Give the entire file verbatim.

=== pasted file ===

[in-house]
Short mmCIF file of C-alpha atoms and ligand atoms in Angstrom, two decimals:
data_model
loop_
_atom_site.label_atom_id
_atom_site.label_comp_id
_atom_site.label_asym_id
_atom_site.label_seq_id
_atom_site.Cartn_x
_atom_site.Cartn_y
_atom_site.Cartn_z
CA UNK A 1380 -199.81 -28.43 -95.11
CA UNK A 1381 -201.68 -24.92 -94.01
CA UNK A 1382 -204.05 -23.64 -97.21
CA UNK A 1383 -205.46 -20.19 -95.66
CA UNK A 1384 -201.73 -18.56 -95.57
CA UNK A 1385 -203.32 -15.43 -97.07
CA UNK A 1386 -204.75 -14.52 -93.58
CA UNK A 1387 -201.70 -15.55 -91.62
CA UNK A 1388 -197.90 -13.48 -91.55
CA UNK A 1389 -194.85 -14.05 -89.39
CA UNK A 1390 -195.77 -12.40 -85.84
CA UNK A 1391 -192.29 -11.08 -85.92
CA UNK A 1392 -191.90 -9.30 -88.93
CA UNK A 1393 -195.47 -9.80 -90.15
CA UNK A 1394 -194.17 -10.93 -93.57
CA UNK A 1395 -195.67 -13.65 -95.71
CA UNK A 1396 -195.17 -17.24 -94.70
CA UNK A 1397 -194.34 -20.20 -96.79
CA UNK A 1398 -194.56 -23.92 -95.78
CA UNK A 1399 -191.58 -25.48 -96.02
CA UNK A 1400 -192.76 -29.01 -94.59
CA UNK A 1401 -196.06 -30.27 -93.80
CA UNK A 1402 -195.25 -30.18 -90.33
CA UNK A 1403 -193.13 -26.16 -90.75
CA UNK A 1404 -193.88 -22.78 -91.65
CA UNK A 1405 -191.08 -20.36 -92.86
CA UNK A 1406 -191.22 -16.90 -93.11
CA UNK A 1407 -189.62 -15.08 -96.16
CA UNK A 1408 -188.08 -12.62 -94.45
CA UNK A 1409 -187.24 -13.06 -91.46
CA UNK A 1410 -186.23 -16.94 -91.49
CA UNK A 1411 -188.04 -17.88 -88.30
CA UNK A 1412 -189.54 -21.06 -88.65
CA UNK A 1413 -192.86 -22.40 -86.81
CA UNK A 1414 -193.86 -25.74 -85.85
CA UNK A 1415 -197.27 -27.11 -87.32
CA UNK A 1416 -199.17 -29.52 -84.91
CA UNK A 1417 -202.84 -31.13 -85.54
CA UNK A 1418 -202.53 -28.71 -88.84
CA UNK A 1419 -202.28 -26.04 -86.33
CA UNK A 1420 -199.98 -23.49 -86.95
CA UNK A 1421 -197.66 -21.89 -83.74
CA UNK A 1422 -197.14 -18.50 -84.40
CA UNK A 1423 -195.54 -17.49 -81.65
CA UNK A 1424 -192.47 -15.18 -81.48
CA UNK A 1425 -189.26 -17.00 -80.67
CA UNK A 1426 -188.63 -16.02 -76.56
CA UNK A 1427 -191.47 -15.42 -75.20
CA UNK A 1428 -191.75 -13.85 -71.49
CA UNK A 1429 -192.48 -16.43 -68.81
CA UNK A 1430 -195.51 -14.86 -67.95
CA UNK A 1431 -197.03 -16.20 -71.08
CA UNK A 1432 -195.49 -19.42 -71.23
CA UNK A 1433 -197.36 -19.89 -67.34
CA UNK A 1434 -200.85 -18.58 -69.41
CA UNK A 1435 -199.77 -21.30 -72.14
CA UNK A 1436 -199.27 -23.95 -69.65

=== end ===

[in-house]
Short mmCIF file of C-alpha atoms and ligand atoms in Angstrom, two decimals:
data_model
loop_
_atom_site.label_atom_id
_atom_site.label_comp_id
_atom_site.label_asym_id
_atom_site.label_seq_id
_atom_site.Cartn_x
_atom_site.Cartn_y
_atom_site.Cartn_z
CA UNK A 1380 -199.81 -28.43 -95.11
CA UNK A 1381 -201.68 -24.92 -94.01
CA UNK A 1382 -204.05 -23.64 -97.21
CA UNK A 1383 -205.46 -20.19 -95.66
CA UNK A 1384 -201.73 -18.56 -95.57
CA UNK A 1385 -203.32 -15.43 -97.07
CA UNK A 1386 -204.75 -14.52 -93.58
CA UNK A 1387 -201.70 -15.55 -91.62
CA UNK A 1388 -197.90 -13.48 -91.55
CA UNK A 1389 -194.85 -14.05 -89.39
CA UNK A 1390 -195.77 -12.40 -85.84
CA UNK A 1391 -192.29 -11.08 -85.92
CA UNK A 1392 -191.90 -9.30 -88.93
CA UNK A 1393 -195.47 -9.80 -90.15
CA UNK A 1394 -194.17 -10.93 -93.57
CA UNK A 1395 -195.67 -13.65 -95.71
CA UNK A 1396 -195.17 -17.24 -94.70
CA UNK A 1397 -194.34 -20.20 -96.79
CA UNK A 1398 -194.56 -23.92 -95.78
CA UNK A 1399 -191.58 -25.48 -96.02
CA UNK A 1400 -192.76 -29.01 -94.59
CA UNK A 1401 -196.06 -30.27 -93.80
CA UNK A 1402 -195.25 -30.18 -90.33
CA UNK A 1403 -193.13 -26.16 -90.75
CA UNK A 1404 -193.88 -22.78 -91.65
CA UNK A 1405 -191.08 -20.36 -92.86
CA UNK A 1406 -191.22 -16.90 -93.11
CA UNK A 1407 -189.62 -15.08 -96.16
CA UNK A 1408 -188.08 -12.62 -94.45
CA UNK A 1409 -187.24 -13.06 -91.46
CA UNK A 1410 -186.23 -16.94 -91.49
CA UNK A 1411 -188.04 -17.88 -88.30
CA UNK A 1412 -189.54 -21.06 -88.65
CA UNK A 1413 -192.86 -22.40 -86.81
CA UNK A 1414 -193.86 -25.74 -85.85
CA UNK A 1415 -197.27 -27.11 -87.32
CA UNK A 1416 -199.17 -29.52 -84.91
CA UNK A 1417 -202.84 -31.13 -85.54
CA UNK A 1418 -202.53 -28.71 -88.84
CA UNK A 1419 -202.28 -26.04 -86.33
CA UNK A 1420 -199.98 -23.49 -86.95
CA UNK A 1421 -197.66 -21.89 -83.74
CA UNK A 1422 -197.14 -18.50 -84.40
CA UNK A 1423 -195.54 -17.49 -81.65
CA UNK A 1424 -192.47 -15.18 -81.48
CA UNK A 1425 -189.26 -17.00 -80.67
CA UNK A 1426 -188.63 -16.02 -76.56
CA UNK A 1427 -191.47 -15.42 -75.20
CA UNK A 1428 -191.75 -13.85 -71.49
CA UNK A 1429 -192.48 -16.43 -68.81
CA UNK A 1430 -195.51 -14.86 -67.95
CA UNK A 1431 -197.03 -16.20 -71.08
CA UNK A 1432 -195.49 -19.42 -71.23
CA UNK A 1433 -197.36 -19.89 -67.34
CA UNK A 1434 -200.85 -18.58 -69.41
CA UNK A 1435 -199.77 -21.30 -72.14
CA UNK A 1436 -199.27 -23.95 -69.65